Purpose: To explore factors associated with becoming a repeat applicant to medical school—specifically, factors involving alternative educational and career plans and educational indebtedness—and how they differ by gender.
Method: Using deidentified 2009 and 2010 American Medical College Application Service (AMCAS) data, the authors determined the potential and actual 2010 repeat applicants among first-time applicants who were not accepted to medical school in 2009. Using logistic regression models, they then analyzed the deidentified 2008 Pre-MCAT Questionnaire (PMQ) responses of those potential 2010 repeat applicants who had participated in the PMQ to examine associations between aspirants' self-reported alternative educational and career (Plan B) options as well as levels of indebtedness and the likelihood of reapplying. Using population-level demographic data from AMCAS, the authors weighted analyses to more accurately reflect the actual population of potential repeat applicants. They also explored gender-related differences.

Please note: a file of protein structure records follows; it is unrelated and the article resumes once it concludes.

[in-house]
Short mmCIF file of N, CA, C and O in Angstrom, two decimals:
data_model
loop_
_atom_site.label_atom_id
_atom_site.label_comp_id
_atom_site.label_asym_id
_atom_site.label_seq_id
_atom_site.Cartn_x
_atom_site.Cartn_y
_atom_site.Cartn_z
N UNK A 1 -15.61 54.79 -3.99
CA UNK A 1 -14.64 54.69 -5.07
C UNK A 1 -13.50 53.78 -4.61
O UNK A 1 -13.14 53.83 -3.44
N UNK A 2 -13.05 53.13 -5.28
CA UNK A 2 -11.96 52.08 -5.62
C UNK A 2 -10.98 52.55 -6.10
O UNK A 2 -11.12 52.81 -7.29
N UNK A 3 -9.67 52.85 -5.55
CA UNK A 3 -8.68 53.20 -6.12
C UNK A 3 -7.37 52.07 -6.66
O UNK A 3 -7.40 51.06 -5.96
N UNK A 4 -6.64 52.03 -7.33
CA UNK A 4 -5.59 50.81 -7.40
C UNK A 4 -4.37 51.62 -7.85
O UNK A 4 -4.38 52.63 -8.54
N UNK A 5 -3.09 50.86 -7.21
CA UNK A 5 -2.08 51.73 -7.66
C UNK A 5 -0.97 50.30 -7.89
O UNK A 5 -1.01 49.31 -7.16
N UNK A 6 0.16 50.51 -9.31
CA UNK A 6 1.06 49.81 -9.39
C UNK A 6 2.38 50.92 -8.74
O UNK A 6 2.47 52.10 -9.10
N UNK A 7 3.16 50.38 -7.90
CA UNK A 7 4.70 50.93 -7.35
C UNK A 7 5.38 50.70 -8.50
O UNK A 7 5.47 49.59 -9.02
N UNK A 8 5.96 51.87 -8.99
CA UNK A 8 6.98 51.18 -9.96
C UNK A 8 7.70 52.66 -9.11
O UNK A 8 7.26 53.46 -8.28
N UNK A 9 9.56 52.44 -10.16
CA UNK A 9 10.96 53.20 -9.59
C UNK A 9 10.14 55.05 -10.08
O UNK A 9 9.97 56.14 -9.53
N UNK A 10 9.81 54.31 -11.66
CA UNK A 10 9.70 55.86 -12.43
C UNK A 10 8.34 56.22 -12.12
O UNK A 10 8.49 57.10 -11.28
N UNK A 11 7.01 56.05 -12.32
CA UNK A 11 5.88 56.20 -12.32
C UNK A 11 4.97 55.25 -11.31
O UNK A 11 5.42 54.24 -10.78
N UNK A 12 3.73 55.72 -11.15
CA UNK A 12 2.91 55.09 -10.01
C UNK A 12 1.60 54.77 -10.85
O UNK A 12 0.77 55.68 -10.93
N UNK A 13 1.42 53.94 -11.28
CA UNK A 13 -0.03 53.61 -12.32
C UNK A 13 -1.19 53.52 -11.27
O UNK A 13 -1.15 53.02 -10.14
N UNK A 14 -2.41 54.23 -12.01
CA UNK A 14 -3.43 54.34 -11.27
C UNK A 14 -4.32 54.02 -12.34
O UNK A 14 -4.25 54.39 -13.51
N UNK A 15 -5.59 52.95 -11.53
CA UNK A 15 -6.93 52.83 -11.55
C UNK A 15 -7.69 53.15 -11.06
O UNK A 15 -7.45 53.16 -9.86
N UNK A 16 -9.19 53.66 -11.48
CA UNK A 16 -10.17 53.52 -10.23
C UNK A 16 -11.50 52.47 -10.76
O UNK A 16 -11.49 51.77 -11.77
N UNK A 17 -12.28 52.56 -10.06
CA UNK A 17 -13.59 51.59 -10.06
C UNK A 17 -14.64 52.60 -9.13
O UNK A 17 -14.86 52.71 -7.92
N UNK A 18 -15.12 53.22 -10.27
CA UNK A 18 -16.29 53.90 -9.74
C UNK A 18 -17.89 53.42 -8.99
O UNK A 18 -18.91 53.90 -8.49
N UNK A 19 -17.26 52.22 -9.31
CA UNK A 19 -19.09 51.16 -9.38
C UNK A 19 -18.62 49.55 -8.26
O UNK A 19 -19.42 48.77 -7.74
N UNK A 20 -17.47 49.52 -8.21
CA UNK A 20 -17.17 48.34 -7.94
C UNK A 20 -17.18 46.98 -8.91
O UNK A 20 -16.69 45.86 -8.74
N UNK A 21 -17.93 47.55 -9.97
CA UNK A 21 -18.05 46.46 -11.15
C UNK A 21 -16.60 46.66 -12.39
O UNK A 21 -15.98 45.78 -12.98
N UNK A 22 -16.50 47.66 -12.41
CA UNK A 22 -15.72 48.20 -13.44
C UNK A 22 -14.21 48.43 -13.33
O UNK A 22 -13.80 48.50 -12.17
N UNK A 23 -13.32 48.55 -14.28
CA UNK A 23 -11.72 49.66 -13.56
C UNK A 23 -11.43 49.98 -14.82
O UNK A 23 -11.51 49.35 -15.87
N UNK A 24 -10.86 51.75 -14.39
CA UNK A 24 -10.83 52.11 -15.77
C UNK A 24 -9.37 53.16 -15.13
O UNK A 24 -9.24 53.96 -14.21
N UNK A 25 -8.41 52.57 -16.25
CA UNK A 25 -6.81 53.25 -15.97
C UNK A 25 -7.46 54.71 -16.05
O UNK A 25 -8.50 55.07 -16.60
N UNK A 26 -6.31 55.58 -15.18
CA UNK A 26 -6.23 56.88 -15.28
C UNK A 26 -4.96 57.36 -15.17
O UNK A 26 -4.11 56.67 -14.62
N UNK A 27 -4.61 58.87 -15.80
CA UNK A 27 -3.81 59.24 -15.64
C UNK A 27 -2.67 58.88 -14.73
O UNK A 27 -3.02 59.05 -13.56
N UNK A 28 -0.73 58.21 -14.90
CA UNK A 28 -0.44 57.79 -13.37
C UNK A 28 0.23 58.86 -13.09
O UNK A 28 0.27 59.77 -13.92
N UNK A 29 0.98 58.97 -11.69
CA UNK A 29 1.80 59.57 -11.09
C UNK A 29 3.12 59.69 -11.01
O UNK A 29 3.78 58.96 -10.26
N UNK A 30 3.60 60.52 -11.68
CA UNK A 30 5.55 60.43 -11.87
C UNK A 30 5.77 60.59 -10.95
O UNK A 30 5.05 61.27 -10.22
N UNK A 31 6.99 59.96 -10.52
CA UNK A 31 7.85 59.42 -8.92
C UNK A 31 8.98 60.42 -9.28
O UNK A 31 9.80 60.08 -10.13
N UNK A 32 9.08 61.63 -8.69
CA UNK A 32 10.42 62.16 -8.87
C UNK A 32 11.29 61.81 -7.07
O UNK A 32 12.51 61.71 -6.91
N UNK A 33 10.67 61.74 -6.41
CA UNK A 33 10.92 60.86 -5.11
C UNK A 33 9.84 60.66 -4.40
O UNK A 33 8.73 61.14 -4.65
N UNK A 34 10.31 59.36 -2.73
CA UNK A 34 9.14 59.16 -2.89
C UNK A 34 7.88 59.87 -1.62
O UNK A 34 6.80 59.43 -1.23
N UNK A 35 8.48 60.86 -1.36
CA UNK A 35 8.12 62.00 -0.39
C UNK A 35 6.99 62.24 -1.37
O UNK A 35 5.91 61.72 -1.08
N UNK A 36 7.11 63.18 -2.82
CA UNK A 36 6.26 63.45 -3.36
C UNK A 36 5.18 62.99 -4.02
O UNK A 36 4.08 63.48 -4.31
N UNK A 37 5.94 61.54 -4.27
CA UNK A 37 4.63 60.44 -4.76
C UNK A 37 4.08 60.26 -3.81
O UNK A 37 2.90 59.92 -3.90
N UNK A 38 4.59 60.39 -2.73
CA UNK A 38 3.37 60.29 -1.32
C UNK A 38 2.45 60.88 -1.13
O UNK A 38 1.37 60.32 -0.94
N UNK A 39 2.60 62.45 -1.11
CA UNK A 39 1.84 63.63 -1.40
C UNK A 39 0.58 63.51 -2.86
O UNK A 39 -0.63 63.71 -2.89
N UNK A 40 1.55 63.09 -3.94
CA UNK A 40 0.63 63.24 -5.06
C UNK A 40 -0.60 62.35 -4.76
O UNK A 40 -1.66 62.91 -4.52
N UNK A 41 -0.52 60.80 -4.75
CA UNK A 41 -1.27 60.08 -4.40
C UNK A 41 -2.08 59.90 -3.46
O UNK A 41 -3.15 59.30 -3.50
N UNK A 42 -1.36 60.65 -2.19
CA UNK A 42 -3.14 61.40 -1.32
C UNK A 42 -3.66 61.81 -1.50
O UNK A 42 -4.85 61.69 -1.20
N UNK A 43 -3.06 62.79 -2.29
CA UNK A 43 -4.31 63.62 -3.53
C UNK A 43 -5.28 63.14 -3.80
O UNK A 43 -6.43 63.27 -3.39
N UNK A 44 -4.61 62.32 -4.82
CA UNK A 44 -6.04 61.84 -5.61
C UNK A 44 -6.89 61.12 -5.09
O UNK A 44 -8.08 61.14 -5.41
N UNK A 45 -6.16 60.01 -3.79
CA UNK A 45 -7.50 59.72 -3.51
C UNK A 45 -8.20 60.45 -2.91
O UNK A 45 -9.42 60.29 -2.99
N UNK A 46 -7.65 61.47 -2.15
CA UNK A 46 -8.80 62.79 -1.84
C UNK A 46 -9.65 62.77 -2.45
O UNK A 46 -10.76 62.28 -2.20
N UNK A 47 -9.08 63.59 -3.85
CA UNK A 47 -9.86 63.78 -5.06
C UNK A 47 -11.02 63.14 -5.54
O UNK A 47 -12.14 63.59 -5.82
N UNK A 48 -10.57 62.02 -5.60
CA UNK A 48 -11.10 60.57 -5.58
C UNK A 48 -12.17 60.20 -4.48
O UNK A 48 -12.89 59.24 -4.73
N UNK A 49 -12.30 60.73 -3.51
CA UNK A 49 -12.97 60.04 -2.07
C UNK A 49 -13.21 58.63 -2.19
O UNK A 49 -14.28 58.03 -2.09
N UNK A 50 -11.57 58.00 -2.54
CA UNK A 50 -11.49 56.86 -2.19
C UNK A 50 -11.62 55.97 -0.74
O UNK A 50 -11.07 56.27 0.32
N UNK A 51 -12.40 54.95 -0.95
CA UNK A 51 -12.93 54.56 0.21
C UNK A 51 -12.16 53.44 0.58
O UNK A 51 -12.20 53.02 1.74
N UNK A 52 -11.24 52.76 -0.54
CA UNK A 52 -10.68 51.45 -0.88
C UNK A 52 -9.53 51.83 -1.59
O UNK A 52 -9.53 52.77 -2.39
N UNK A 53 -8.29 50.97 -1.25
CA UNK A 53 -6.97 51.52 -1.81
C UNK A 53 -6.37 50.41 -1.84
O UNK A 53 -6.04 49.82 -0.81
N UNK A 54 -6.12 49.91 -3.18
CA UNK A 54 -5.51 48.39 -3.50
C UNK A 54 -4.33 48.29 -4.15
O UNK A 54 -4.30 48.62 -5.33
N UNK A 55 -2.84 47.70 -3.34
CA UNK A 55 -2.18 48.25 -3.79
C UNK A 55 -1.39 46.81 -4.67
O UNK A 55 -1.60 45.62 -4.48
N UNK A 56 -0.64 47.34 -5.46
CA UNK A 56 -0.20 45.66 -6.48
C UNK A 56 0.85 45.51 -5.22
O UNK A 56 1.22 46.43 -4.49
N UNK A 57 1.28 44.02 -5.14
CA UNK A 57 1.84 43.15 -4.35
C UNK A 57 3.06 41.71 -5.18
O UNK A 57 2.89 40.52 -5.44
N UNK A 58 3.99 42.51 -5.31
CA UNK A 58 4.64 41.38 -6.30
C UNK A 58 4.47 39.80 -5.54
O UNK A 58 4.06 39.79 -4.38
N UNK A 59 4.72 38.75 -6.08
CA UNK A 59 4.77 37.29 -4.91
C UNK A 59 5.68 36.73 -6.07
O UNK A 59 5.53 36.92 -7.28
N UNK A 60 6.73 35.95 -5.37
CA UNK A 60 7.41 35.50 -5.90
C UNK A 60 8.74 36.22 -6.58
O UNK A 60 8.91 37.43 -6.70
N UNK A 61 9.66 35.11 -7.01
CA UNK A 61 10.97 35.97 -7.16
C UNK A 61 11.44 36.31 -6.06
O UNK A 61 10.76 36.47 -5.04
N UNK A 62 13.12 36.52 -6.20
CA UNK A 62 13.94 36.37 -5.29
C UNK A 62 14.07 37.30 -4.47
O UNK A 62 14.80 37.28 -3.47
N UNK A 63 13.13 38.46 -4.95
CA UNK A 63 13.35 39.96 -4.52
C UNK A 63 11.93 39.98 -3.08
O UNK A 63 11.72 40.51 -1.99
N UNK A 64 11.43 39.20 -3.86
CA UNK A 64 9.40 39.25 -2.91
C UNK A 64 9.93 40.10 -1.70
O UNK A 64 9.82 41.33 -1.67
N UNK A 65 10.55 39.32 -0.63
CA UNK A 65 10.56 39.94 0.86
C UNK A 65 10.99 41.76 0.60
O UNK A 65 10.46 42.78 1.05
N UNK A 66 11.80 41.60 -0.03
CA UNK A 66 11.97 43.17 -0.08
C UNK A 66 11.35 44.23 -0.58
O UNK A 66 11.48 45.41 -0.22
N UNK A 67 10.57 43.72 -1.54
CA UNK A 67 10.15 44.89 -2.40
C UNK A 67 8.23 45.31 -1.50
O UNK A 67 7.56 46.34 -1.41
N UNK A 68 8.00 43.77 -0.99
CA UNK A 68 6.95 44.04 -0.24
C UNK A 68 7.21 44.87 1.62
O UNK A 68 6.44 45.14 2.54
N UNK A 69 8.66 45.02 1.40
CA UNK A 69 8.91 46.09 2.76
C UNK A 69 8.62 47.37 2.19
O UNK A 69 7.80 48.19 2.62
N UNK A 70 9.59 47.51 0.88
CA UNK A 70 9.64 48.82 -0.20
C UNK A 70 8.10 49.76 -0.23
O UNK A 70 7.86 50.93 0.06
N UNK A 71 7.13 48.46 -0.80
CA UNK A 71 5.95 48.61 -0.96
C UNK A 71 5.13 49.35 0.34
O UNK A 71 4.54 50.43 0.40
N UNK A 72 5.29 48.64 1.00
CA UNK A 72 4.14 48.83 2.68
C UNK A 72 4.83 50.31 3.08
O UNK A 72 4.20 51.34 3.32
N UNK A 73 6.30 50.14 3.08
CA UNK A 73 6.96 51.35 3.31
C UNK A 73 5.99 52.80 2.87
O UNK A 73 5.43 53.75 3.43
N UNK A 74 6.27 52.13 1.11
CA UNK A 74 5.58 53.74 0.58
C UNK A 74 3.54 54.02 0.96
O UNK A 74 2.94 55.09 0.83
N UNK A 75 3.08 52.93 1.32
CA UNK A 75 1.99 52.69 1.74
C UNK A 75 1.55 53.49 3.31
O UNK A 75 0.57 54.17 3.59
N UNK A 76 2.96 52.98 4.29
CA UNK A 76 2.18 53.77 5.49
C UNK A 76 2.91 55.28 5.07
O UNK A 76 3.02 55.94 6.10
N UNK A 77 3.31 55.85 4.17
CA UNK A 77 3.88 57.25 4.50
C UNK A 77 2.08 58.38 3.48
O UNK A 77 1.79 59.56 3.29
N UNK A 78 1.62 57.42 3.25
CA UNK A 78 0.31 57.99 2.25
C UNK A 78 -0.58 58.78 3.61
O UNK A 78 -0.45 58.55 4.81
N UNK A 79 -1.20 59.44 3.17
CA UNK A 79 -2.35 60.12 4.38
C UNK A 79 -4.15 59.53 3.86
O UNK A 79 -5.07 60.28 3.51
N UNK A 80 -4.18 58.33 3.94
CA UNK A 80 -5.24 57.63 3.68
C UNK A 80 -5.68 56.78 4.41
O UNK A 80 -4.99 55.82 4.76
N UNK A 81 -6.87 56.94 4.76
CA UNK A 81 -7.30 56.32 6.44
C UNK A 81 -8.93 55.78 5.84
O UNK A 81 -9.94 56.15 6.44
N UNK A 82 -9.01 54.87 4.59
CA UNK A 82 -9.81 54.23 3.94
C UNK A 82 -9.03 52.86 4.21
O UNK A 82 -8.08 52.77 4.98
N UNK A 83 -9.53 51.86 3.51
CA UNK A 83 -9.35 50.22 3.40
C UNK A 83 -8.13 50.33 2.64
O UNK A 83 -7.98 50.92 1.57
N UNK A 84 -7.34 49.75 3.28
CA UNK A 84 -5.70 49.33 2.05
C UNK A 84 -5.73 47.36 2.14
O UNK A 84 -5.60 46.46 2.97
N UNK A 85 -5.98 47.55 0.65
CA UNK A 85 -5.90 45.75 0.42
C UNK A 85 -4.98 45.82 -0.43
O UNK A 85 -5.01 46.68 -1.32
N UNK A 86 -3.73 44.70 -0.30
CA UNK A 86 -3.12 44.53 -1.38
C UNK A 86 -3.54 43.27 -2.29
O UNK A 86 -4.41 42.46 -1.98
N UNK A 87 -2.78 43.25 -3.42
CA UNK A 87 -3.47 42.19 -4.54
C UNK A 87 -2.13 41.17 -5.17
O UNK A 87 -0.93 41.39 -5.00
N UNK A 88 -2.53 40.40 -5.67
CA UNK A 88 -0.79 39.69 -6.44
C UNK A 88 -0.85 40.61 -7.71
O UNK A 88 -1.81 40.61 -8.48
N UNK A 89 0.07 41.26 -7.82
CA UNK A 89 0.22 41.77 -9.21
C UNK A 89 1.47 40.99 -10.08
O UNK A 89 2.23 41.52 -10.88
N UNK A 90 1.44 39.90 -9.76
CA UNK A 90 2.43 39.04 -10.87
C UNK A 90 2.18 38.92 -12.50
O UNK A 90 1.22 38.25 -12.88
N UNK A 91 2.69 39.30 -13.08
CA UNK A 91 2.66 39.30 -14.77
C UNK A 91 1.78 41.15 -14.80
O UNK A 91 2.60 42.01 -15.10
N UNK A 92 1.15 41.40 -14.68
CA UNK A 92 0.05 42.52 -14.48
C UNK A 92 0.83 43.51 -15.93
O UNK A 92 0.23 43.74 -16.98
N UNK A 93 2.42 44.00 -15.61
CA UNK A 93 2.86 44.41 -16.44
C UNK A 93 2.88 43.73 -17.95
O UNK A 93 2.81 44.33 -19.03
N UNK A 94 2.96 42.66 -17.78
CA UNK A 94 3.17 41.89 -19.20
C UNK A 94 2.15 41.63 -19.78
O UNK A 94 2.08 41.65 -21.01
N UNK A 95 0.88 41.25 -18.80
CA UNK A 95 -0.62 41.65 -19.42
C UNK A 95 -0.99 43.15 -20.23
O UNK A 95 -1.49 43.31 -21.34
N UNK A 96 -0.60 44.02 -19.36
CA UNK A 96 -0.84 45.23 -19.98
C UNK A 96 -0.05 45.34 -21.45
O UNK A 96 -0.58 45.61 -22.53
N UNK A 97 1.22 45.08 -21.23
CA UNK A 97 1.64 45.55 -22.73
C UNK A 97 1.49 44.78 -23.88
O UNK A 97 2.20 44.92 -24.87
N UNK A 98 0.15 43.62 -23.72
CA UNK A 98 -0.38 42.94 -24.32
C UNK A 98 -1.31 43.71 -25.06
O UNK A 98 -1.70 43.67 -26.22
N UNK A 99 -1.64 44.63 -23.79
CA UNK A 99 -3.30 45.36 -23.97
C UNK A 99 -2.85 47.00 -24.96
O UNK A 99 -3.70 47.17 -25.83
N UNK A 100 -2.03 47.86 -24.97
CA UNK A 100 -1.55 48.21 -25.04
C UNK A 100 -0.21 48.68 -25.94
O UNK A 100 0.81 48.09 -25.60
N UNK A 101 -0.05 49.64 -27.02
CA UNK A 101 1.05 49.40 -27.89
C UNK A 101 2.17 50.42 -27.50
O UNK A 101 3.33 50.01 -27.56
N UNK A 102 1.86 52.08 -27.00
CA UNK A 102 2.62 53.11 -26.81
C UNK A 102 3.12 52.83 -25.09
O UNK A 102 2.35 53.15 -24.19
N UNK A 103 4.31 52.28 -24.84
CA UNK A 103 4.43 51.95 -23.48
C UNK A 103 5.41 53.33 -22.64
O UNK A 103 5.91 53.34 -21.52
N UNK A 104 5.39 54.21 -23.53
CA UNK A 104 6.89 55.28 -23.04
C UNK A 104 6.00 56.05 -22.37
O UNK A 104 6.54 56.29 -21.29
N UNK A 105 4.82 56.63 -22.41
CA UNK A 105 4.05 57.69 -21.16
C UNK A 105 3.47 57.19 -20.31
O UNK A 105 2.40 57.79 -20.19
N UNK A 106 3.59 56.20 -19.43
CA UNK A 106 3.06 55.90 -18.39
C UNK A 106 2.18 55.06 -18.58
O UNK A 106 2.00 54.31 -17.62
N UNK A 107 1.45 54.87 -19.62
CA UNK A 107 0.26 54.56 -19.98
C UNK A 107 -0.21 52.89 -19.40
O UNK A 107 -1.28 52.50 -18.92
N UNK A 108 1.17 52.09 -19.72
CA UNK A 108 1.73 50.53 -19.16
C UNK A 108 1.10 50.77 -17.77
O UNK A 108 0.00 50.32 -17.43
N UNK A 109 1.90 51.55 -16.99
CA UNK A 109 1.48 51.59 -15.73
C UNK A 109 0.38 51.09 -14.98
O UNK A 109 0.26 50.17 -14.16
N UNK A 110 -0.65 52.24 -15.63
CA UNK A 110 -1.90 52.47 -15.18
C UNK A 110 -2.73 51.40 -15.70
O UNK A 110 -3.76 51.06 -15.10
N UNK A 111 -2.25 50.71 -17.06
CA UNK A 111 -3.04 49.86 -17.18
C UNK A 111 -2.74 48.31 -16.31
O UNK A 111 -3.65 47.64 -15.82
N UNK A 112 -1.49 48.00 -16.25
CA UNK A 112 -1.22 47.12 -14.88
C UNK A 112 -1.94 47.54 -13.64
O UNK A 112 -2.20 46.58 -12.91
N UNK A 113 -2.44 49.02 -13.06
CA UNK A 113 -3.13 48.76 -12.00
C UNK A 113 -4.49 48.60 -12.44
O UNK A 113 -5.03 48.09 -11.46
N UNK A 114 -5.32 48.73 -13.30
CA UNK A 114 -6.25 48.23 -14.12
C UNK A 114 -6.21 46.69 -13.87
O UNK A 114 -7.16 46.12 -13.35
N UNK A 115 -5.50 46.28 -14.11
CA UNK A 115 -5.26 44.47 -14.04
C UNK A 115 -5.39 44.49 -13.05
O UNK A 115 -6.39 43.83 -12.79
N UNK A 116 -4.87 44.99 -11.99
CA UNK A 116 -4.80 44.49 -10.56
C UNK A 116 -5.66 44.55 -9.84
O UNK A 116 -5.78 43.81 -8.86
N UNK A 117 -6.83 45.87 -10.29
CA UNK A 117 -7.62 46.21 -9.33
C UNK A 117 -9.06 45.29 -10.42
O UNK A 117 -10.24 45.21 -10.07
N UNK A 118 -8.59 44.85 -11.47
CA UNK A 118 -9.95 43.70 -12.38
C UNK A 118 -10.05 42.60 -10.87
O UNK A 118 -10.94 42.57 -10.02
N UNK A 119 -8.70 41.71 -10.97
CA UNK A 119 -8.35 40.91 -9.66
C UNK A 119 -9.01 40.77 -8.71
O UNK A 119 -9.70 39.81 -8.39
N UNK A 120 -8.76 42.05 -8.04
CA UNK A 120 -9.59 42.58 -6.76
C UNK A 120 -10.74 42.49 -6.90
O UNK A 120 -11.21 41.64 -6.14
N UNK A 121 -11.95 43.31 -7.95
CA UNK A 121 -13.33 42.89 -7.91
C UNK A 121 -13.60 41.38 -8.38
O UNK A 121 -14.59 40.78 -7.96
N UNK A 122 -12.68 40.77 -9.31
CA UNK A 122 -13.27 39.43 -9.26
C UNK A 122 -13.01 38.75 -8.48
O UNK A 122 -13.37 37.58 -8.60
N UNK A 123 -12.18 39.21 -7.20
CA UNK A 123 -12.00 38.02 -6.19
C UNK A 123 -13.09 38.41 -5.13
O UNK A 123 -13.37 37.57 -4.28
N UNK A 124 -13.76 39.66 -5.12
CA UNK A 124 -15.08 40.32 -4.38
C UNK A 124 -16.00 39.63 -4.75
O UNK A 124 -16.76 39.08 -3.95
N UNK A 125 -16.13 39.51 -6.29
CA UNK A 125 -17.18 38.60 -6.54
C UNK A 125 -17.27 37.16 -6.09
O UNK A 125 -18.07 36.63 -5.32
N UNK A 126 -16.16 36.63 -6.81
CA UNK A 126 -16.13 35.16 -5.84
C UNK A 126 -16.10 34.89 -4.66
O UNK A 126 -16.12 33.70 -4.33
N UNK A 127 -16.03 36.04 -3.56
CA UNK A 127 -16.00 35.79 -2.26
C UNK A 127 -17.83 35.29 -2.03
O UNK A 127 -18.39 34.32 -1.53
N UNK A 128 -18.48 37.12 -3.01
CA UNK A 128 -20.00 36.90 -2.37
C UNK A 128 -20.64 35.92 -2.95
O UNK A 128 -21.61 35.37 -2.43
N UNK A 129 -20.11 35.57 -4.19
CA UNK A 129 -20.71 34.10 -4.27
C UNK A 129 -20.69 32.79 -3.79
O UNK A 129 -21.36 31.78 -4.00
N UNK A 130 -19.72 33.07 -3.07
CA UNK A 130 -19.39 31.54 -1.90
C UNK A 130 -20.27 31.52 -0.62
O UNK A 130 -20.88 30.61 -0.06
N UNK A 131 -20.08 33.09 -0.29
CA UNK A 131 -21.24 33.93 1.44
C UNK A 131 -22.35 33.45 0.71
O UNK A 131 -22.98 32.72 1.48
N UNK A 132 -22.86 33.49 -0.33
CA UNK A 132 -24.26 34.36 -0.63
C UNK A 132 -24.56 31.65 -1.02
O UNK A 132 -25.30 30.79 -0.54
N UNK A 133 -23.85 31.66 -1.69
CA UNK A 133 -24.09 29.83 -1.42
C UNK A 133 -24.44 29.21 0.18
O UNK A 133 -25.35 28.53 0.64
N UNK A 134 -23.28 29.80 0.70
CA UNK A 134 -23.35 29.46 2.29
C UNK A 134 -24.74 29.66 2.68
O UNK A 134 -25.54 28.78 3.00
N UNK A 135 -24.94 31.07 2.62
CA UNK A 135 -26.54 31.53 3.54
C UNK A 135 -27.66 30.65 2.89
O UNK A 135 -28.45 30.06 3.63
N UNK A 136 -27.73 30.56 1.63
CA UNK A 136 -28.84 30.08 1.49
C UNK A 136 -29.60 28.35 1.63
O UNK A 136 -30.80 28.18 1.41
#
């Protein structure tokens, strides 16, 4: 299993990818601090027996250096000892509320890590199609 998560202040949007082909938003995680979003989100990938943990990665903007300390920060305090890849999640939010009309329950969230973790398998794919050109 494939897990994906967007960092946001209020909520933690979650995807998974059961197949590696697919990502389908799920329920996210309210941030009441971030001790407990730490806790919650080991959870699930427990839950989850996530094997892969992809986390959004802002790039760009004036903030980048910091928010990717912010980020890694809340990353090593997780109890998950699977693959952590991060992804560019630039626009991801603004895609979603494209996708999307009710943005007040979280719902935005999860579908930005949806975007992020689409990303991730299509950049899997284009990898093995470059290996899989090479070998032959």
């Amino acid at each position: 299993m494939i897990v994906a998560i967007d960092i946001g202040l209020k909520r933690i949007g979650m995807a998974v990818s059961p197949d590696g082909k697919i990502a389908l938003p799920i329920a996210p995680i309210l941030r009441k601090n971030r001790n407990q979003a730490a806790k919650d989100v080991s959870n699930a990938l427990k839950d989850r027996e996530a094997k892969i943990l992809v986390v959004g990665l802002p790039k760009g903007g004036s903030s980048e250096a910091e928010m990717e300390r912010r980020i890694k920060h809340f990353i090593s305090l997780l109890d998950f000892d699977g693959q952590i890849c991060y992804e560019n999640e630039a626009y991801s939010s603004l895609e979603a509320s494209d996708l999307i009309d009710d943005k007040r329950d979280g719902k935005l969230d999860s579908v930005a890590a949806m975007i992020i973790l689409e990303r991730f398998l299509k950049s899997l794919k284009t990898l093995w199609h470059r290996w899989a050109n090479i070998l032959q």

Results: Considering as a Plan B applying to a different graduate degree program—business, law, science, another health profession—decreased the likelihood that an unsuccessful 2009 first-time applicant would reapply to medical school in 2010. Aspirants who had more than $20,000 of educational debt were also less likely to become repeat applicants. In separate analyses for men and women, factors associated with the likelihood of reapplying differed noticeably.
Conclusions: The authors' findings provide insight into how medical school aspirants make decisions about their career and educational pathways, and how factors associated with those decisions shape the social composition of the medical school applicant pool.